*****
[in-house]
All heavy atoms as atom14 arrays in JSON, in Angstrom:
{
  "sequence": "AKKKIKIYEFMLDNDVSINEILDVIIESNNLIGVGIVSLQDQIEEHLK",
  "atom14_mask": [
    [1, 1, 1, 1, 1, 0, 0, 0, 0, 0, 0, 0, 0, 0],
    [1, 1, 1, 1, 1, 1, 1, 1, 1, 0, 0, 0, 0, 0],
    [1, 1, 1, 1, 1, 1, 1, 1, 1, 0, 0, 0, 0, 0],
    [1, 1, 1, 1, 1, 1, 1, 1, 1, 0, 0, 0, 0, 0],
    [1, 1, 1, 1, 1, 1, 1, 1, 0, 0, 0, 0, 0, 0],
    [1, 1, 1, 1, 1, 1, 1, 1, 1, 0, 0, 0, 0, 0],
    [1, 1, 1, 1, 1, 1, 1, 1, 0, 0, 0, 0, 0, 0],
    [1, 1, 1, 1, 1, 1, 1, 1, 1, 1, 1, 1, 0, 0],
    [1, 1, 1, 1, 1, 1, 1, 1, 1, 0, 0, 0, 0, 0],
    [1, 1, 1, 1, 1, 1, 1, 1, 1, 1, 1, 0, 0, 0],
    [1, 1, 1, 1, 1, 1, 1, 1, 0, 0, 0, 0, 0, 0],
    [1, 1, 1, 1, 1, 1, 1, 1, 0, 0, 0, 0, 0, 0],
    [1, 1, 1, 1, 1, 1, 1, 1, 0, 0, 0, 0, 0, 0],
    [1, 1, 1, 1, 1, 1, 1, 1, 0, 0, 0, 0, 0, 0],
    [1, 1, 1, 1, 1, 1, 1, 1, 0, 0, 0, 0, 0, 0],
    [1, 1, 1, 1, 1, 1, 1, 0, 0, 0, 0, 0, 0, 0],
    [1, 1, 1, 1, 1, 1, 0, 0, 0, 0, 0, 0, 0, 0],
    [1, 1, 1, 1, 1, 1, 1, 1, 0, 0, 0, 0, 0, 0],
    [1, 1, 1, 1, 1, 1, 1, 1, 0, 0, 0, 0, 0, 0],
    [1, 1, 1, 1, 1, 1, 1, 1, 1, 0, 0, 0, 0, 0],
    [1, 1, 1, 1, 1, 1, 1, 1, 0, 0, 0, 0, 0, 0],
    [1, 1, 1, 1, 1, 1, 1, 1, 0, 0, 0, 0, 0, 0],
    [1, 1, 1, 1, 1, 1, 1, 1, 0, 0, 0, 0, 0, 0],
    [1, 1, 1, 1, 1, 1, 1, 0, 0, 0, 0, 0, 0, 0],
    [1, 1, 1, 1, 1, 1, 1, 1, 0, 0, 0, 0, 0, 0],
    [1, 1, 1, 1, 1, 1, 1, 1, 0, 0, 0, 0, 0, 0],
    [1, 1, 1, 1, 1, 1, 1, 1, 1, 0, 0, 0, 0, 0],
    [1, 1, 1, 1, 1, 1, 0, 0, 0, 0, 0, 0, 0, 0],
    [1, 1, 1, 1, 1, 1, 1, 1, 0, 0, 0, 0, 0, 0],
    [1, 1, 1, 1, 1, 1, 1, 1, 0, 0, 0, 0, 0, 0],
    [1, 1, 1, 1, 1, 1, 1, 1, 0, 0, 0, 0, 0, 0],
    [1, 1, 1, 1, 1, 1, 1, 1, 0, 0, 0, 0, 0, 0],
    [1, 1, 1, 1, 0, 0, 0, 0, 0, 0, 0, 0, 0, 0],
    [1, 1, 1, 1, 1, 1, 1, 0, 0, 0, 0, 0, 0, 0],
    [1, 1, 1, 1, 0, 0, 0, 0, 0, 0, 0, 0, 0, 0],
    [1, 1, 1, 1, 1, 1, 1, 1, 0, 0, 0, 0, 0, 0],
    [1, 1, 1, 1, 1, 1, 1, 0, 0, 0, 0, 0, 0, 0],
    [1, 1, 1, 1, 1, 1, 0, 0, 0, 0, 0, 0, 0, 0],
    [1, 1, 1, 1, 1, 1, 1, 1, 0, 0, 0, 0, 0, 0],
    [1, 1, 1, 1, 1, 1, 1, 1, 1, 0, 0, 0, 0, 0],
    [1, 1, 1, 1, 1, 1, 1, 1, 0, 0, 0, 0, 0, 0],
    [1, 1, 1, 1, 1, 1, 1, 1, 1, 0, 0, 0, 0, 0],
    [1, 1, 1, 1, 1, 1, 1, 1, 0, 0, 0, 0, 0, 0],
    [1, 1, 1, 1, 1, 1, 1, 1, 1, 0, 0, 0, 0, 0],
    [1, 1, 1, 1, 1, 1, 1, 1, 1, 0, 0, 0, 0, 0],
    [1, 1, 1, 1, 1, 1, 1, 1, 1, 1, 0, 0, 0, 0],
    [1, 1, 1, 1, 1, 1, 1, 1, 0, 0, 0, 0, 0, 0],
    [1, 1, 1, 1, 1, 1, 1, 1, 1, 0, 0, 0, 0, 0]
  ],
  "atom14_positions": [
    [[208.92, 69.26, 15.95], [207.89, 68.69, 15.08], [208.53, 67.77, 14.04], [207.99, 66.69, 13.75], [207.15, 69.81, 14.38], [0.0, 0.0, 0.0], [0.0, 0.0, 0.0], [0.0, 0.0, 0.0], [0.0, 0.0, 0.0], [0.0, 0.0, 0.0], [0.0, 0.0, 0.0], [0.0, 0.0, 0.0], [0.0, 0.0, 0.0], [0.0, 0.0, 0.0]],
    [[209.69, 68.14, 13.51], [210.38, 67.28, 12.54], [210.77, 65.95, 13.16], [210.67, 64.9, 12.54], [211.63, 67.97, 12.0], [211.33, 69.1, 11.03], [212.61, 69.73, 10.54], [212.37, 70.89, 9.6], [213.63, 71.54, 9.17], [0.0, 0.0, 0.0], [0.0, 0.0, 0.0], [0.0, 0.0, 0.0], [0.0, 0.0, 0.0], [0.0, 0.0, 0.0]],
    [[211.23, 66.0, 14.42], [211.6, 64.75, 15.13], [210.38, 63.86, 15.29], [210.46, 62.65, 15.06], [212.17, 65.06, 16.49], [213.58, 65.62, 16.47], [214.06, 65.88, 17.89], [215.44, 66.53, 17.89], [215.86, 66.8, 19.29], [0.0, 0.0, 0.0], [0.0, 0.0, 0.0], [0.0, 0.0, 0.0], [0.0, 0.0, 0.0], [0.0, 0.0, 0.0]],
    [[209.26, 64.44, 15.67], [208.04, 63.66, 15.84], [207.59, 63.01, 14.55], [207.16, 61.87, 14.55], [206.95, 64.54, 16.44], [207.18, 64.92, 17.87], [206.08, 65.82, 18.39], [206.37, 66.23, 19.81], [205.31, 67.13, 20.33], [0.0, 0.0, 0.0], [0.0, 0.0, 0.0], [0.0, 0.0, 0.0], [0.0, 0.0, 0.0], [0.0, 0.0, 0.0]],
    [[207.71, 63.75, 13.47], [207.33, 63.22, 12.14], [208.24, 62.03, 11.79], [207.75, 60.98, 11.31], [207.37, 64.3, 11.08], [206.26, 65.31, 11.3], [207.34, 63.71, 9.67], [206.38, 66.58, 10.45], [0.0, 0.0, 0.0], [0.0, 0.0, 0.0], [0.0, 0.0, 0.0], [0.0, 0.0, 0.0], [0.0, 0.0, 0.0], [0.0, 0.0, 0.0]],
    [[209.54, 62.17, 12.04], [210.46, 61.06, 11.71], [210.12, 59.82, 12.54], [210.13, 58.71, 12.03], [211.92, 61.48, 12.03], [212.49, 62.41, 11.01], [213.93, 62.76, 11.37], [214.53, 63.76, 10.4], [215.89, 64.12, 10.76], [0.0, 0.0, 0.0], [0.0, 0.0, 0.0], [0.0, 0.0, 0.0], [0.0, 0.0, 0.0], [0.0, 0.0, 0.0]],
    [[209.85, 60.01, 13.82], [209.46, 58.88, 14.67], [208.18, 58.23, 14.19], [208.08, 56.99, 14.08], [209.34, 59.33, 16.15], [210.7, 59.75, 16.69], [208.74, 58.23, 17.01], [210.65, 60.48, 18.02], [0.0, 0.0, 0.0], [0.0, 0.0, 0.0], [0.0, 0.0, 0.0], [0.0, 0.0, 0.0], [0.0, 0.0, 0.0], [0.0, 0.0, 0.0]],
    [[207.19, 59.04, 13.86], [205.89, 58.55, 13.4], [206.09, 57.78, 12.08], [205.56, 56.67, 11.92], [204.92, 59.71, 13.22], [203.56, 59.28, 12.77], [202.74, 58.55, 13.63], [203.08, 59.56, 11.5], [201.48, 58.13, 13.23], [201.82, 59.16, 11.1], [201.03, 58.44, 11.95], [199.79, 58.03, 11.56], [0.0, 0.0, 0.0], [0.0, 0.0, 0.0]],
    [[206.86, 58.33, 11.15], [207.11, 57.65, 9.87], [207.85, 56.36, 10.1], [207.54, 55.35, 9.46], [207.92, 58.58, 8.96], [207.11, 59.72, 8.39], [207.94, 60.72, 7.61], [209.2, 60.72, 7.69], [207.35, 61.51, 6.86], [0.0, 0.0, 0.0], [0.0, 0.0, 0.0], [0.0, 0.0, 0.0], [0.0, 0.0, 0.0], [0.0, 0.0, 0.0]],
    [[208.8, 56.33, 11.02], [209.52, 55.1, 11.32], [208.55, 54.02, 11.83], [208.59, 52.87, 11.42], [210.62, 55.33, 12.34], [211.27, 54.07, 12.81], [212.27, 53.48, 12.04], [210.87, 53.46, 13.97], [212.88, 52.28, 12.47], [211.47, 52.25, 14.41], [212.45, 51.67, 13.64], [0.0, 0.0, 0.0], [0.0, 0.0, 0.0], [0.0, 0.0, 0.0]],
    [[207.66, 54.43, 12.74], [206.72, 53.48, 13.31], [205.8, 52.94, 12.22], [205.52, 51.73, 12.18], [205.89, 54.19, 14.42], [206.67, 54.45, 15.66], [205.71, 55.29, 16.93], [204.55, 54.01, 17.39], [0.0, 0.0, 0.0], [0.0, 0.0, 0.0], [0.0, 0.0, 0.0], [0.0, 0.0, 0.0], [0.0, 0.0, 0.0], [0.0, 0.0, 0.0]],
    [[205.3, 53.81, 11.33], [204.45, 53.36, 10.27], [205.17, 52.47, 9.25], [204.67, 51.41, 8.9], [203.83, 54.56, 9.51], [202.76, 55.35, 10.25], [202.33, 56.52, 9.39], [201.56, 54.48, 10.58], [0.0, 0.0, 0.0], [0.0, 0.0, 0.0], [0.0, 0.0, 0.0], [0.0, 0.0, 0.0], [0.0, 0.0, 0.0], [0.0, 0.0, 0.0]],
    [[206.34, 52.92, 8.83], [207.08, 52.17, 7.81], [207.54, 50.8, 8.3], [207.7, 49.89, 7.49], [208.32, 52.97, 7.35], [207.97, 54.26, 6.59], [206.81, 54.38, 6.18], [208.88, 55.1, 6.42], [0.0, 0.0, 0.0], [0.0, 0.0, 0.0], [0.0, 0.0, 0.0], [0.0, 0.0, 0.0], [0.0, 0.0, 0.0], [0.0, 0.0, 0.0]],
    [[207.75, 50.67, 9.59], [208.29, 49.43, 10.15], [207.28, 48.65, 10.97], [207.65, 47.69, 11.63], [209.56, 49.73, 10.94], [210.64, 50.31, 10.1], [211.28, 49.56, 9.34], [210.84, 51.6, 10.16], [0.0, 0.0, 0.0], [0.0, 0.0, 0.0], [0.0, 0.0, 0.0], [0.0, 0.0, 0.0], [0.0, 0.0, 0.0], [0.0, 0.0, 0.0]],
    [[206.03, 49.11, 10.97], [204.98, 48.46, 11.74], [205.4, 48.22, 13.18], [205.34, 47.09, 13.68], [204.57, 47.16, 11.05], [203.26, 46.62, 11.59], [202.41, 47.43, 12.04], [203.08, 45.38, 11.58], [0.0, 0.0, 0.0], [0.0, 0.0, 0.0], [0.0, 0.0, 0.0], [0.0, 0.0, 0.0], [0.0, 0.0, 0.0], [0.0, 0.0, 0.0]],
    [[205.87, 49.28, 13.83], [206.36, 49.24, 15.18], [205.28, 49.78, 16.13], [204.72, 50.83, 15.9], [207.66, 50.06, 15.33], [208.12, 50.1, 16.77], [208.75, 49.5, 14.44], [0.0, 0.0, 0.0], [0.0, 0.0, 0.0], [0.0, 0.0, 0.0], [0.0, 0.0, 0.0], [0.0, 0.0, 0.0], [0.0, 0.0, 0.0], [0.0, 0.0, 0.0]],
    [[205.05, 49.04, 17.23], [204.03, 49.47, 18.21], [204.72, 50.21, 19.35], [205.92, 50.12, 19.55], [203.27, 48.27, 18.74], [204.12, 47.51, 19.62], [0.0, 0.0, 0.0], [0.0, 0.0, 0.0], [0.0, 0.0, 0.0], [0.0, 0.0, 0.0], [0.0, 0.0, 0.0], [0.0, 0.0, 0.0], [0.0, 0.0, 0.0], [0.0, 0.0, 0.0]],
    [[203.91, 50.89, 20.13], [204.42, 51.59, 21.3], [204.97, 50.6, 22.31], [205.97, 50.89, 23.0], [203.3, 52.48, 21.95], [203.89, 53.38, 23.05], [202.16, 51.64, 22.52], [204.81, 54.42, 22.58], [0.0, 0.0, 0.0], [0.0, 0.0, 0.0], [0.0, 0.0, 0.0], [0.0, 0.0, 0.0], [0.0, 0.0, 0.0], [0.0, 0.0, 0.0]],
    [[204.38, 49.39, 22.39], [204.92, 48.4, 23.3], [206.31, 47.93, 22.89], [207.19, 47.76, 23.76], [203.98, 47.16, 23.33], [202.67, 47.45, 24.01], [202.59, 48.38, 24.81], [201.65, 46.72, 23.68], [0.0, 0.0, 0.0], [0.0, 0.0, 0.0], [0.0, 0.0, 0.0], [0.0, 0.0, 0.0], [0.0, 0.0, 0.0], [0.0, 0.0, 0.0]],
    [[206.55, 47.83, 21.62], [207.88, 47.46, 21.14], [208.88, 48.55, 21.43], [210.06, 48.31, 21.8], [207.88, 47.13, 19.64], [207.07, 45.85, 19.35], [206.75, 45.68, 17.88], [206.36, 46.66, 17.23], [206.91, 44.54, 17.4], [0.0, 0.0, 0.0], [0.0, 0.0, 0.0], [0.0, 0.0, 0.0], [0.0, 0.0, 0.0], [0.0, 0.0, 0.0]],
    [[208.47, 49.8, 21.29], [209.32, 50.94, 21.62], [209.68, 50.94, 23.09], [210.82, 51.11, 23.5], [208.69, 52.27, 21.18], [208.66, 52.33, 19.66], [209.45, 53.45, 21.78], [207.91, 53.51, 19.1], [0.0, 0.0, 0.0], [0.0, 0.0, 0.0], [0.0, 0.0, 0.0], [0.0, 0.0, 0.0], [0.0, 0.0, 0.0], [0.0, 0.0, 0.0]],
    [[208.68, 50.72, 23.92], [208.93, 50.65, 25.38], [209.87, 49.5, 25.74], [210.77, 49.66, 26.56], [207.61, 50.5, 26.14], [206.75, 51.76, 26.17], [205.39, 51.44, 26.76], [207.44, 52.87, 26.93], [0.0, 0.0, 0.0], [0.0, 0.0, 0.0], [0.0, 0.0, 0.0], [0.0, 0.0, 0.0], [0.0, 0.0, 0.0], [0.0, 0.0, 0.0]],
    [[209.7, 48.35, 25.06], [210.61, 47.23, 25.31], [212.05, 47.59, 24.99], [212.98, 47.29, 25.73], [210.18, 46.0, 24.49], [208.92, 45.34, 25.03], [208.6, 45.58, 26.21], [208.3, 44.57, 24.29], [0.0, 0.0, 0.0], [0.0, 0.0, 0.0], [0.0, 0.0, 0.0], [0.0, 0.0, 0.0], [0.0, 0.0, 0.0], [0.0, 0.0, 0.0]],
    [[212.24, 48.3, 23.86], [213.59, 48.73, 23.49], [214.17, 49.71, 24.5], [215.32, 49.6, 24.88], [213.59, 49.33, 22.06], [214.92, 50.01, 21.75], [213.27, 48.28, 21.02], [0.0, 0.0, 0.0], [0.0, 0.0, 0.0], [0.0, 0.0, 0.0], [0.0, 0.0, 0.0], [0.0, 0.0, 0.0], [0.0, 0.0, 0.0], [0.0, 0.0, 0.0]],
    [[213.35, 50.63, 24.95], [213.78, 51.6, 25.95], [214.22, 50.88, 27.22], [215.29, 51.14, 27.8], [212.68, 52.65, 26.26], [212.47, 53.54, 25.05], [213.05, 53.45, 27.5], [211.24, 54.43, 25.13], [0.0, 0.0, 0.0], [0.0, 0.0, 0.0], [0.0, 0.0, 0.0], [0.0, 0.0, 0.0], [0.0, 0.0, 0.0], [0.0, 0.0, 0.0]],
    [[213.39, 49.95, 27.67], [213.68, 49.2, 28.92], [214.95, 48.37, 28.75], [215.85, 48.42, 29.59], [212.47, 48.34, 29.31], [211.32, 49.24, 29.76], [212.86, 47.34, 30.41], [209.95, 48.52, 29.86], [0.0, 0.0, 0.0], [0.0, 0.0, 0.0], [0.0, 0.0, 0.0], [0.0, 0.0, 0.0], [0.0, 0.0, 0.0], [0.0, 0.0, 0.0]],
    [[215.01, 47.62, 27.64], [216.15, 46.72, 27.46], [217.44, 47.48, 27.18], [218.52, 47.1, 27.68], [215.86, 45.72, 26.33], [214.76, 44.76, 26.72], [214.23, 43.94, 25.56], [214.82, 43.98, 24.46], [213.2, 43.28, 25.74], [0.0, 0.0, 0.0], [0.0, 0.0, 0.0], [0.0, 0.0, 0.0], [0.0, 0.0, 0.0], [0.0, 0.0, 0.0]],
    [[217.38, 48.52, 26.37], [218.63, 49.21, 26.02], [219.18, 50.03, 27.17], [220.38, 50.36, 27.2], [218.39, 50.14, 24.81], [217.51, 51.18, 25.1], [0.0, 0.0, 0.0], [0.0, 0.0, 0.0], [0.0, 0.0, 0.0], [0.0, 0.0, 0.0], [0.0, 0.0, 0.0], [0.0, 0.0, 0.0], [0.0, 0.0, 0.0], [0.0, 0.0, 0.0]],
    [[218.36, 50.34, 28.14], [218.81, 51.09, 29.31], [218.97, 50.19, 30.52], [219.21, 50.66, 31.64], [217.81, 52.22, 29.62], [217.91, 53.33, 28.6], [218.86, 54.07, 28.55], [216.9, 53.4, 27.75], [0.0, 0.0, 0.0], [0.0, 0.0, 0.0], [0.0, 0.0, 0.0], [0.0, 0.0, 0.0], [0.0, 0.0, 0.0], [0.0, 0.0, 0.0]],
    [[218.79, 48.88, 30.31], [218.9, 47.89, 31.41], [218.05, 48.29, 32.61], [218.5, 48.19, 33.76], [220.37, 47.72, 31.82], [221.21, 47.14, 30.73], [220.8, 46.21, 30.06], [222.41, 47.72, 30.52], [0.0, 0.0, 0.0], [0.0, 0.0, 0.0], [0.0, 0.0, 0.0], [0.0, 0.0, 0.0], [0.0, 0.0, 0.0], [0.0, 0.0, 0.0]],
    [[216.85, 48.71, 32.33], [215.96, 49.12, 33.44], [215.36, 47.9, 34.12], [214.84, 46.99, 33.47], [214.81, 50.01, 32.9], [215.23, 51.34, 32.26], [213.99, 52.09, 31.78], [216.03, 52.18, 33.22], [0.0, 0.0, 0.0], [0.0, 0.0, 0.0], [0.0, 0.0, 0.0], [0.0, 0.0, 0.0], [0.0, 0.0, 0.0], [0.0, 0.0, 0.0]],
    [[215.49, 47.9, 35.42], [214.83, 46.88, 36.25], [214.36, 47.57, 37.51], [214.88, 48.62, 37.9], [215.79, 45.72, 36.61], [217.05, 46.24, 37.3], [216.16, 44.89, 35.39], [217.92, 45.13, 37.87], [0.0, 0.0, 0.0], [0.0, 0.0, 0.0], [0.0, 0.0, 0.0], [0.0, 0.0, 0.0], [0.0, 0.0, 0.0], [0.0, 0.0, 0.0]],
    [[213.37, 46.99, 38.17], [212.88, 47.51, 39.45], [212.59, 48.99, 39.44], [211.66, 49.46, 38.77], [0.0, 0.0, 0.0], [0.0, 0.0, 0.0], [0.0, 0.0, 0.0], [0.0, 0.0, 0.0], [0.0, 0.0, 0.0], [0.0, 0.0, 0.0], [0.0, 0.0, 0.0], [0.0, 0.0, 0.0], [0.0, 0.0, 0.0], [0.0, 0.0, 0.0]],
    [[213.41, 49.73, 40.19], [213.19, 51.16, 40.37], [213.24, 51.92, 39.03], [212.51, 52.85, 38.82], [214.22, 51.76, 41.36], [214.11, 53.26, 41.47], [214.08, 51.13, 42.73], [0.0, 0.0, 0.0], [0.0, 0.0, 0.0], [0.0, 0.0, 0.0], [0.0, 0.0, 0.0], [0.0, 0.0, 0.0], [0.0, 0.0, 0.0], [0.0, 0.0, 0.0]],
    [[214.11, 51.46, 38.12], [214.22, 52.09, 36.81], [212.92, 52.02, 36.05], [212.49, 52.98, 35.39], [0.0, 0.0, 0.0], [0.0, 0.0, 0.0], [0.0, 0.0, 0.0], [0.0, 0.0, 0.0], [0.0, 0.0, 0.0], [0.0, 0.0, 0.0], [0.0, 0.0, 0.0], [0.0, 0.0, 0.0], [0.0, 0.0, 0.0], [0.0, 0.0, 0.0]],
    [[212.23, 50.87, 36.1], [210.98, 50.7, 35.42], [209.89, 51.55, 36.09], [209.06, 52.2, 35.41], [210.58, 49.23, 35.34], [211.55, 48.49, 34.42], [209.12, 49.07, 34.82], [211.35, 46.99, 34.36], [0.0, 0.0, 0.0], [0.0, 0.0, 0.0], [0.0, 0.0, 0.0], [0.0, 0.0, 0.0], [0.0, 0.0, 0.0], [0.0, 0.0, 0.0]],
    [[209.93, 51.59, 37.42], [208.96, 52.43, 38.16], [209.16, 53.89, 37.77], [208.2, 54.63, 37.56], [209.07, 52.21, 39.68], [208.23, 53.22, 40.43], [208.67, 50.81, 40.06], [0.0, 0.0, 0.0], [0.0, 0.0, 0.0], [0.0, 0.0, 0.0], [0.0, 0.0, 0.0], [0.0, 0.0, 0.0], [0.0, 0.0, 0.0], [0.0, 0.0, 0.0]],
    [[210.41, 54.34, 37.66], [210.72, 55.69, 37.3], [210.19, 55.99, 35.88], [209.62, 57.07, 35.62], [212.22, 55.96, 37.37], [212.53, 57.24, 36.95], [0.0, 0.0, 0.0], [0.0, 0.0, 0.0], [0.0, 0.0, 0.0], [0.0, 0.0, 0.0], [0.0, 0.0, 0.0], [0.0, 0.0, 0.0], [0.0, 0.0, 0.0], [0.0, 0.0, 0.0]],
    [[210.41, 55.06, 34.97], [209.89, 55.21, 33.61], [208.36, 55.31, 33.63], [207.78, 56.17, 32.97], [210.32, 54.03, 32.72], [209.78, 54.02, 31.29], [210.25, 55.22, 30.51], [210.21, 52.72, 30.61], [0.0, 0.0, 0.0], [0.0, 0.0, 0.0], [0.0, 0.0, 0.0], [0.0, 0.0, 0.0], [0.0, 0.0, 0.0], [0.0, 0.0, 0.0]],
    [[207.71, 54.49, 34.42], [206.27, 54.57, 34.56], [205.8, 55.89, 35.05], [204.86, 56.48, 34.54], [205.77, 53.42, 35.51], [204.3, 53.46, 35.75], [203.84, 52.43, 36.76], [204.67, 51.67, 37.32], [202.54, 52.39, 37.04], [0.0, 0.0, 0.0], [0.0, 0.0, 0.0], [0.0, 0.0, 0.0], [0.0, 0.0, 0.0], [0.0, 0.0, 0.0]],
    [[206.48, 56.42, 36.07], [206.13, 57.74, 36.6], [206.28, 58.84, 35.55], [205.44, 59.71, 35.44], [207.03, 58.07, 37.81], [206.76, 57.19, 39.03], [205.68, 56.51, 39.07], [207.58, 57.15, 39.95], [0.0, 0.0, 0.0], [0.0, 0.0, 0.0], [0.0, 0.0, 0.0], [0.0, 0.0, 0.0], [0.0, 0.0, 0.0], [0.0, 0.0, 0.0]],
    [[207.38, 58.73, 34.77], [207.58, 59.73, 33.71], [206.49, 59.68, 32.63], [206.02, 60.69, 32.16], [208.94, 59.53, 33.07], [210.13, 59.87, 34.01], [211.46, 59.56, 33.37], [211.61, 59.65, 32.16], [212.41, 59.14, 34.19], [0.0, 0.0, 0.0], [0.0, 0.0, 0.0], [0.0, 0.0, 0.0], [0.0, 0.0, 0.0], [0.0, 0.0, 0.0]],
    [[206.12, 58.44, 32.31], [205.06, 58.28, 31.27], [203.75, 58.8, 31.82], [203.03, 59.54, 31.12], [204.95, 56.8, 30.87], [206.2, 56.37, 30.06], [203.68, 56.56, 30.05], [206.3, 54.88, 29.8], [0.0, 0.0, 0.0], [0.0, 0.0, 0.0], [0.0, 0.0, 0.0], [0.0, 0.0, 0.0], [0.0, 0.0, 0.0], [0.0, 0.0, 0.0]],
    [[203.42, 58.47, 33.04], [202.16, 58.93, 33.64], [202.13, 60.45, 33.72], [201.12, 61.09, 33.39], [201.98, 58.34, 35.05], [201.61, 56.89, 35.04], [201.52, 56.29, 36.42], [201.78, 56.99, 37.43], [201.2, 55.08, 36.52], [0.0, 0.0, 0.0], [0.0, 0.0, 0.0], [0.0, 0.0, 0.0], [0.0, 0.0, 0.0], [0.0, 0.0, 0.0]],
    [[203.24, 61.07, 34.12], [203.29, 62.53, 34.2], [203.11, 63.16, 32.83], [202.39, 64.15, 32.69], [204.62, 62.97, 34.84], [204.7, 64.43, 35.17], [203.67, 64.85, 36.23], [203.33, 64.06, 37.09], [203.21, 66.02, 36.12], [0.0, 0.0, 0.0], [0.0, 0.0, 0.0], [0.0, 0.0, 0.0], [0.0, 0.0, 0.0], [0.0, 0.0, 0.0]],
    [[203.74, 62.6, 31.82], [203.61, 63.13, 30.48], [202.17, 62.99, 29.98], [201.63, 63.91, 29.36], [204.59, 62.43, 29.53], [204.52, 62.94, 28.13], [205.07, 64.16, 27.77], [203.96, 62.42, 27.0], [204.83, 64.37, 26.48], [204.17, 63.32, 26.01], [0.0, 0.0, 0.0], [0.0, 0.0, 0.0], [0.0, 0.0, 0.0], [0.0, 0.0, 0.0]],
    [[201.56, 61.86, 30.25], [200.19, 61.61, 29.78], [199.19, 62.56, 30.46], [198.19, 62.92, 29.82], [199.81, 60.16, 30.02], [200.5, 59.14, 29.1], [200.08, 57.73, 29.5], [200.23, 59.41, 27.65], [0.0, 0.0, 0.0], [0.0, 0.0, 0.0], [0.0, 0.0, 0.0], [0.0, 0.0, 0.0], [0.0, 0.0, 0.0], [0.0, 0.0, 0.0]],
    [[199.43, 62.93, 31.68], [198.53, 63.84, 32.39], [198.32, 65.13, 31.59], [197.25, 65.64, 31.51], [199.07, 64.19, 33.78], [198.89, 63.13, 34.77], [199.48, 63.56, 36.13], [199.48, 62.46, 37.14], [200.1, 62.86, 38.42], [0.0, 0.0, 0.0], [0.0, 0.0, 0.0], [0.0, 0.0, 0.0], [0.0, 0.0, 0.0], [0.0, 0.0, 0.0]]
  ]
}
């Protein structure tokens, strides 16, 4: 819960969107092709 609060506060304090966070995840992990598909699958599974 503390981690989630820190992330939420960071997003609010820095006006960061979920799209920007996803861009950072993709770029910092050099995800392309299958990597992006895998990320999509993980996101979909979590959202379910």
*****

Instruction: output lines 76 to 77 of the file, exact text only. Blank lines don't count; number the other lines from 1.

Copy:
    [[208.47, 49.8, 21.29], [209.32, 50.94, 21.62], [209.68, 50.94, 23.09], [210.82, 51.11, 23.5], [208.69, 52.27, 21.18], [208.66, 52.33, 19.66], [209.45, 53.45, 21.78], [207.91, 53.51, 19.1], [0.0, 0.0, 0.0], [0.0, 0.0, 0.0], [0.0, 0.0, 0.0], [0.0, 0.0, 0.0], [0.0, 0.0, 0.0], [0.0, 0.0, 0.0]],
    [[208.68, 50.72, 23.92], [208.93, 50.65, 25.38], [209.87, 49.5, 25.74], [210.77, 49.66, 26.56], [207.61, 50.5, 26.14], [206.75, 51.76, 26.17], [205.39, 51.44, 26.76], [207.44, 52.87, 26.93], [0.0, 0.0, 0.0], [0.0, 0.0, 0.0], [0.0, 0.0, 0.0], [0.0, 0.0, 0.0], [0.0, 0.0, 0.0], [0.0, 0.0, 0.0]],